For basic types, you can also use packed encoding to reduce the space
required; just add [packed=true] to a "repeated" element.
On Oct 8, 4:46 pm, Constantinos Michael <constanti...@google.com>
> On Thu, Oct 8, 2009 at 5:35 PM, sergei175 <sergei...@googlemail.com> wrote:
> > Hi,
> > I've looked at protocol buffers, and I've noted that there is no
> > support for arrays
> > of values (double, integers). This is a significant drawback, for
> > example
> > JSOM, HDF5 etc they all have this.
> Have you looked at "repeated" fields? You can define one like so:
> repeated double my_number = 1;
> > One post suggested that one should put an array as one single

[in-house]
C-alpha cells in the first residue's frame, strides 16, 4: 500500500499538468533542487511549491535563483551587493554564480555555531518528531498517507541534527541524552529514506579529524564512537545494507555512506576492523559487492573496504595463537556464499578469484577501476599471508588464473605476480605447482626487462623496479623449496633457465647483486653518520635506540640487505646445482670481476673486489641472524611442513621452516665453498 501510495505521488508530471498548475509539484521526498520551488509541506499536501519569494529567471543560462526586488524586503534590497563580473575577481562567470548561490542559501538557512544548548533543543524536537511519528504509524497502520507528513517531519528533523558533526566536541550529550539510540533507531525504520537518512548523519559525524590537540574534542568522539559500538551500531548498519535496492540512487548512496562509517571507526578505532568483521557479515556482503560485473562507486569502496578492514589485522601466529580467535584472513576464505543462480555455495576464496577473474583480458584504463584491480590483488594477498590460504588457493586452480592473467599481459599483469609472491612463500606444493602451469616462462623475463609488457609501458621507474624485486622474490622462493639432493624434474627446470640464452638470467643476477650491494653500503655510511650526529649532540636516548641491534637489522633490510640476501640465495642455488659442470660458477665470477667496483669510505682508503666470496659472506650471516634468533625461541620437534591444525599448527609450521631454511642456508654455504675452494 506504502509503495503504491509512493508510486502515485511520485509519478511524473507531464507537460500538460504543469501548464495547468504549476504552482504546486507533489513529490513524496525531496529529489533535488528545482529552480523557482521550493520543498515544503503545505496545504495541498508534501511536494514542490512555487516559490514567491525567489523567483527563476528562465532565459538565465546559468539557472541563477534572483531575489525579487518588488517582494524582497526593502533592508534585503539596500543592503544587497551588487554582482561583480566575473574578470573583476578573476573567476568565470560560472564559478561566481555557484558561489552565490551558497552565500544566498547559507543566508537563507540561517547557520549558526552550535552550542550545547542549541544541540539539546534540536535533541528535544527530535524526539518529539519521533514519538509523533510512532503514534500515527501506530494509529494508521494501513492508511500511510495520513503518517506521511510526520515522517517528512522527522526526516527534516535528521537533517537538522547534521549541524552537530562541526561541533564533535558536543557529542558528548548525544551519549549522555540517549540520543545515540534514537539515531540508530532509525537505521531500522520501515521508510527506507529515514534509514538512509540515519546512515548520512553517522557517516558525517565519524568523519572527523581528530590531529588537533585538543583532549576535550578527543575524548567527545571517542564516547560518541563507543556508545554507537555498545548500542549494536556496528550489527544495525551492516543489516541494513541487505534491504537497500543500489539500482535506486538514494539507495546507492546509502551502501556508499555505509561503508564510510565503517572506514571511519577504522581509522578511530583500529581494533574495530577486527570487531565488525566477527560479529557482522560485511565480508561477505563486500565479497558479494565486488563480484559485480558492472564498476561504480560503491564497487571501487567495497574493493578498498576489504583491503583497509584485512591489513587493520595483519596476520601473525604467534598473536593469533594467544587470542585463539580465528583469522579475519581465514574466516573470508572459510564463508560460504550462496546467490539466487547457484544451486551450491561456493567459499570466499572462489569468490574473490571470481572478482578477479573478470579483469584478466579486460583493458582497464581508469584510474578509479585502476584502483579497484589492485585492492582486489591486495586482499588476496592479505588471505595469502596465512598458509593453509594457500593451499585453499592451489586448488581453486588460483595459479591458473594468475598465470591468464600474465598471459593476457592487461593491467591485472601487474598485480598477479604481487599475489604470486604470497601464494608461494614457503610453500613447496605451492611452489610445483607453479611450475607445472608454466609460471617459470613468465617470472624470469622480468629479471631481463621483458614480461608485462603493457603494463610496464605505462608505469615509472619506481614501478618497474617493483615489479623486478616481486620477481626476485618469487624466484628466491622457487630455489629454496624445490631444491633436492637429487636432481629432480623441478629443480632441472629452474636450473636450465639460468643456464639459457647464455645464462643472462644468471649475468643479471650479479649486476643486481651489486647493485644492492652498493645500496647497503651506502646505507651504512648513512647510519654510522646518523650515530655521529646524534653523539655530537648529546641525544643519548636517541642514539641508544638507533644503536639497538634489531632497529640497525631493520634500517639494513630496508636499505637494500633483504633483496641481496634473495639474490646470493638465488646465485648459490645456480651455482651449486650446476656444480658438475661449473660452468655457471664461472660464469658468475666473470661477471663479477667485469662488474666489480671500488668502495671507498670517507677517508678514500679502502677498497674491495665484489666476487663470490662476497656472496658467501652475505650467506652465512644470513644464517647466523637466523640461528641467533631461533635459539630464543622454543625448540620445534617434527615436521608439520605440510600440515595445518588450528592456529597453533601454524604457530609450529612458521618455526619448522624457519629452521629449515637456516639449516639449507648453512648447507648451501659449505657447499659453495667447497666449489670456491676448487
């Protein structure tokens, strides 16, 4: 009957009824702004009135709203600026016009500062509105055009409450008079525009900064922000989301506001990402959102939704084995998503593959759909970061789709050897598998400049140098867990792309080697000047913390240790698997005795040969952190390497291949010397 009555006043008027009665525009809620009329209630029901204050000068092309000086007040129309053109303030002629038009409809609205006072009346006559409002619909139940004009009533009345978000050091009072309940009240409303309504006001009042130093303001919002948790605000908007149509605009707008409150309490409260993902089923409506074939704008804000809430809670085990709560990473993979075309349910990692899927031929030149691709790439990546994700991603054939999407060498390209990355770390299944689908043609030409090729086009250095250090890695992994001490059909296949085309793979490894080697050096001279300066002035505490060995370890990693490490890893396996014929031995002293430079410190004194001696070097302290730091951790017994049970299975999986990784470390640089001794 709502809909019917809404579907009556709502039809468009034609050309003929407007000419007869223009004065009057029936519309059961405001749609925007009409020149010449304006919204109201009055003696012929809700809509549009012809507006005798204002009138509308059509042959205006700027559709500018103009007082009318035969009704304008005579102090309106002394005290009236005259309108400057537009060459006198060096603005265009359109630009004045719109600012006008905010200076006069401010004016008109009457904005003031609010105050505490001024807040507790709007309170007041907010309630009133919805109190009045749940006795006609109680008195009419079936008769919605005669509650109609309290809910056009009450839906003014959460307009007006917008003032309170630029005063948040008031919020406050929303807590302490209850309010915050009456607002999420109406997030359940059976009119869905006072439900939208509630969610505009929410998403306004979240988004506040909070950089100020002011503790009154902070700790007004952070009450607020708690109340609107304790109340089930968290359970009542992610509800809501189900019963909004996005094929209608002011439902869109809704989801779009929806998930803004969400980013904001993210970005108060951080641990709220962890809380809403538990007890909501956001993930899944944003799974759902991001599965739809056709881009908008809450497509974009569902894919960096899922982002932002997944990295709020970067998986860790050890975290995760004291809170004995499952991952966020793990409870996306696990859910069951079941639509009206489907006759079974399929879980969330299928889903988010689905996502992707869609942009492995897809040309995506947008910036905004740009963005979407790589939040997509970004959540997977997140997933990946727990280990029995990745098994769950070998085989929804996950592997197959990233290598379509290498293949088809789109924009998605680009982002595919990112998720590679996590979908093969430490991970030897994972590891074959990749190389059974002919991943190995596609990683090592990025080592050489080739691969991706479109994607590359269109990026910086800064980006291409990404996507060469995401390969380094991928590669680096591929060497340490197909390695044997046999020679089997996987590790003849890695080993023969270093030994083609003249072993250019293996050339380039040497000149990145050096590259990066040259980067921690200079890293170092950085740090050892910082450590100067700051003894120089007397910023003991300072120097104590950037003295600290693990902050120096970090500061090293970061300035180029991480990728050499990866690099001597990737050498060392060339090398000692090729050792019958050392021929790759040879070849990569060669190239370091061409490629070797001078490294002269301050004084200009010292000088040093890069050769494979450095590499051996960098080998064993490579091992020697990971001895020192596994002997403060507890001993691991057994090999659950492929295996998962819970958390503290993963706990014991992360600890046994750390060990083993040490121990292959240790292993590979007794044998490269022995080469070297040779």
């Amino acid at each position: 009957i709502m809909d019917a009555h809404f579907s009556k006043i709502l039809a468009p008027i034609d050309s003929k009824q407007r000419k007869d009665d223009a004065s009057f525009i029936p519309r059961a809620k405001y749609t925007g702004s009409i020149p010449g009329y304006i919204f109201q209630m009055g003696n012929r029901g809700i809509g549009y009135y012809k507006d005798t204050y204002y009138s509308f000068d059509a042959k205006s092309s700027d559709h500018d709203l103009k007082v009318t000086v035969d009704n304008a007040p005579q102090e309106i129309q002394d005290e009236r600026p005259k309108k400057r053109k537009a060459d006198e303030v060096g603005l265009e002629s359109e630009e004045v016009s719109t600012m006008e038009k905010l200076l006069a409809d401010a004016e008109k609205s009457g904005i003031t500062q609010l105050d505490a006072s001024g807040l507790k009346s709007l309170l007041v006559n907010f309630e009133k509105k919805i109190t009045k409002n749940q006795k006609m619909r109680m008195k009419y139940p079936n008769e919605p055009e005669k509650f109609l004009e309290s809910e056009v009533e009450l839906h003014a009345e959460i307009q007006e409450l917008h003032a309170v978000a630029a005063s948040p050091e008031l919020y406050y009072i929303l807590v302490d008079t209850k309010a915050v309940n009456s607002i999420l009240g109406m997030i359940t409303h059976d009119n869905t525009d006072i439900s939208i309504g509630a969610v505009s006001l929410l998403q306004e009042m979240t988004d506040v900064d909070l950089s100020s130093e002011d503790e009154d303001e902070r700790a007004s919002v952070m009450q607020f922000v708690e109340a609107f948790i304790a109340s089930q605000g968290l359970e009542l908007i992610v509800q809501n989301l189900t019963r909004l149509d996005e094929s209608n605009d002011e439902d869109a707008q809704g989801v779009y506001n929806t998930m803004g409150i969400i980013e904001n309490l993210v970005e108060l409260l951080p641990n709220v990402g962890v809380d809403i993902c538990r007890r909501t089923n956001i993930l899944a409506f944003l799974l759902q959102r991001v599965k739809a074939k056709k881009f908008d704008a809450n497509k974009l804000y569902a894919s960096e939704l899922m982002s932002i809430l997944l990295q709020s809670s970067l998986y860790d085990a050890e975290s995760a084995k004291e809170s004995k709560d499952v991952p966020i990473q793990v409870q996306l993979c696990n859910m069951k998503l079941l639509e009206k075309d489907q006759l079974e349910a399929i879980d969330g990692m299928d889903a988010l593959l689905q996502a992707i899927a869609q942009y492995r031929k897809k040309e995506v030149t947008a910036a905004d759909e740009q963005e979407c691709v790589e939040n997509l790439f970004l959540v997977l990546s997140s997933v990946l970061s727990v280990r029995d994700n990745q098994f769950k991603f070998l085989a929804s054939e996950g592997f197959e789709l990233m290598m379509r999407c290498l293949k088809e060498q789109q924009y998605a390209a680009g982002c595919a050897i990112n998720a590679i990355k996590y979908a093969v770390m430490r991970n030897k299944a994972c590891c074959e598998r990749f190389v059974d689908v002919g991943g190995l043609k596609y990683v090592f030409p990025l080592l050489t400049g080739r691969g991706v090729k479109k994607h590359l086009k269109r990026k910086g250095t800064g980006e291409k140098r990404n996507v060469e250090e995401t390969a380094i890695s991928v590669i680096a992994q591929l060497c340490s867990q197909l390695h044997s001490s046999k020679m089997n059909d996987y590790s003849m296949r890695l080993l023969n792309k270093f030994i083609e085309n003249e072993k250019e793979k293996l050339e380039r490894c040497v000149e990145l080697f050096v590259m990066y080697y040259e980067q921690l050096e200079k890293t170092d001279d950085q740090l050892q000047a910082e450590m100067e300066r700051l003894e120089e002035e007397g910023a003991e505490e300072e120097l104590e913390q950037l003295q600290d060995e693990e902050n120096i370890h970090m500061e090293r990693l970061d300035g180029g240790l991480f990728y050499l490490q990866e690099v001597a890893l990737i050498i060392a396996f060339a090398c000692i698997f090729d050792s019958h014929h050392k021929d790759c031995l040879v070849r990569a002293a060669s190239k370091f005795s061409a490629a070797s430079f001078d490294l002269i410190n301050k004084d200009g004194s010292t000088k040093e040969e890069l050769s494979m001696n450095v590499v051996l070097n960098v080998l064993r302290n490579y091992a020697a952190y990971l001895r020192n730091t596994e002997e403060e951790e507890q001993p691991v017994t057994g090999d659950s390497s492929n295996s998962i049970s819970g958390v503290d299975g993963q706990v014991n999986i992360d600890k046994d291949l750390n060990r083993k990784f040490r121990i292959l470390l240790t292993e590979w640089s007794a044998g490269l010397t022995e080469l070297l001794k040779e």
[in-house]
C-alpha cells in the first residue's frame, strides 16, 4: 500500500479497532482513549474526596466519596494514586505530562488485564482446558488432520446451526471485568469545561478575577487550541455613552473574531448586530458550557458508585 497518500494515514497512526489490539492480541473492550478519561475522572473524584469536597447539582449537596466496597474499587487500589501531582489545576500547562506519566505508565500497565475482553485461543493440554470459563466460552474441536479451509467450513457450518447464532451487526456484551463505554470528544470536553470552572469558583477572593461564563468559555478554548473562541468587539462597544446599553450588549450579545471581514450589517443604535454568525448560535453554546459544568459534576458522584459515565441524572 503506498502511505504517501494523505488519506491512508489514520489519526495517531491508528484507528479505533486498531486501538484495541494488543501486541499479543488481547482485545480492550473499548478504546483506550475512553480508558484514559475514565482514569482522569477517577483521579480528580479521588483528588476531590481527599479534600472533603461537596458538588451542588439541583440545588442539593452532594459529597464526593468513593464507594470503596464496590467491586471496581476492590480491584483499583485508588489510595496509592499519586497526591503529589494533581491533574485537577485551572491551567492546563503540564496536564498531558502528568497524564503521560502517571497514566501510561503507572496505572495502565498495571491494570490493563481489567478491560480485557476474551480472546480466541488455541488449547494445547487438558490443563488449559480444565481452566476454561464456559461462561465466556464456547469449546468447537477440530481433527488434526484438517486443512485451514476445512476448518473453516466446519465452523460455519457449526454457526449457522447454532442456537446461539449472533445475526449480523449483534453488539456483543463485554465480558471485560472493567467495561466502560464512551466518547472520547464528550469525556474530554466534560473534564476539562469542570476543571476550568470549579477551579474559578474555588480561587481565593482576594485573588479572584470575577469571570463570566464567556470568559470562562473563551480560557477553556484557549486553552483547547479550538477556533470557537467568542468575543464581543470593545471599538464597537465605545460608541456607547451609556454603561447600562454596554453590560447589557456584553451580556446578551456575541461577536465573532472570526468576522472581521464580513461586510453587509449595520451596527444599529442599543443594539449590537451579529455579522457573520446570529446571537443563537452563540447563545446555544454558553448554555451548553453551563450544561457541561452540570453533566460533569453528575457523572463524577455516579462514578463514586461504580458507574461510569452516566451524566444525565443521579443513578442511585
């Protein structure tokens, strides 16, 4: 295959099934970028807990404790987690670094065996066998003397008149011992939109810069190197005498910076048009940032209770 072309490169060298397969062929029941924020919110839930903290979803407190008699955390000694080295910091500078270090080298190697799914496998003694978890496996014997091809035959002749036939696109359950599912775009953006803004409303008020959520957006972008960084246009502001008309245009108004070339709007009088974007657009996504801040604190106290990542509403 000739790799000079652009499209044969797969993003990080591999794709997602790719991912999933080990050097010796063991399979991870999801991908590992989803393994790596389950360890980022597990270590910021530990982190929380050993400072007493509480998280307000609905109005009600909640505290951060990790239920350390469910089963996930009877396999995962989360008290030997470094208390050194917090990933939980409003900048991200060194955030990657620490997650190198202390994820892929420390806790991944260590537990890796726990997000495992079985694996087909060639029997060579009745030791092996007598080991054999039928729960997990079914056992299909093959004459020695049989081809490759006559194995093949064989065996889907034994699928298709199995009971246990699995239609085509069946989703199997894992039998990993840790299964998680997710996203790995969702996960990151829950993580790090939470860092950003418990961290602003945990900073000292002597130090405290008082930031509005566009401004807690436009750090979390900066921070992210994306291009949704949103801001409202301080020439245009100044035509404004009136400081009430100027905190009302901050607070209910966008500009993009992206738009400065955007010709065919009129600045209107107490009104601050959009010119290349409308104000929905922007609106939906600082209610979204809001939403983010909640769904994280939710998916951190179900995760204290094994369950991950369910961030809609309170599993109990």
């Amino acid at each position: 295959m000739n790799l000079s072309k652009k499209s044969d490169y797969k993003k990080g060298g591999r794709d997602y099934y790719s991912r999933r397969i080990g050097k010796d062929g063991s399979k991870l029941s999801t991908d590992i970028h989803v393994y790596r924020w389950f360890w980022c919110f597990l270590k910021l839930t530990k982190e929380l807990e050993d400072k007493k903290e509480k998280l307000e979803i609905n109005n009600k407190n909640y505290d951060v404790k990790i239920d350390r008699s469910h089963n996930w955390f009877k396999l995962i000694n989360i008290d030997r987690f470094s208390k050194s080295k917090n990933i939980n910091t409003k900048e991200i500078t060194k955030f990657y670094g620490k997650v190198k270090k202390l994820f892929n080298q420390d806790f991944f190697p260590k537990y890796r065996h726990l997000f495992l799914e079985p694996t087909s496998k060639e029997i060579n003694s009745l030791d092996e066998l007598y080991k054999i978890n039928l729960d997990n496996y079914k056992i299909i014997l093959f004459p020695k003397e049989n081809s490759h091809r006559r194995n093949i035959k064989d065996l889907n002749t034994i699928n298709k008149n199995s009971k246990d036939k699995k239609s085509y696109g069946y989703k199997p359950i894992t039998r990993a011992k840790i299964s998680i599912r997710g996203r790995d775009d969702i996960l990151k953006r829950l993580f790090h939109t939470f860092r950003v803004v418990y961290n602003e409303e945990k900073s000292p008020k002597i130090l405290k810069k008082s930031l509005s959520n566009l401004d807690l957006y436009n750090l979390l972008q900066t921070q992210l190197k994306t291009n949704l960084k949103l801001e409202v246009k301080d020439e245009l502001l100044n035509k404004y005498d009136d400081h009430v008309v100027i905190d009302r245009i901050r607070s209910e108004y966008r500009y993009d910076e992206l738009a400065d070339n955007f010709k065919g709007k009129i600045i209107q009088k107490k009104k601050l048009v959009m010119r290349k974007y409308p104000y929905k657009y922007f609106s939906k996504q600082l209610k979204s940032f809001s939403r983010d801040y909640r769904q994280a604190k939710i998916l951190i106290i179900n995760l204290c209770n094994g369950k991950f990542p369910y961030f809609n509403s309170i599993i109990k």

> > string in a field
> > I've did this, and the performance was very bad in Java and very
> > memory consuming
> > (compare to the standard Java serialization).
> > I've wrote 500 times the same array (10,000 double numbers ), and
> > after the array 500,
> > my computer was out of memory,
> > Secondly, all tutorials suggest that the file should be written at
> > once, i.e. at the end
> > of the program, when the messages
> > are filled. I want to write data to the disk in several steps. say I
> > want to write one record first (say, one array),
> > then I want to append data to the existing file, and so on, this way
> > I will not need
> > to keep all records in the computer memory. The merge mechanism
> > shown in the tutorial
> > seems parses the old file
> > first, and then add new record, and write a new file.
> > Do I understand this correctly? If yes, then the protocol buffers is
> > not too good for large data volumes,
> > especially with numerical arrays
> > best wishes, Sergei
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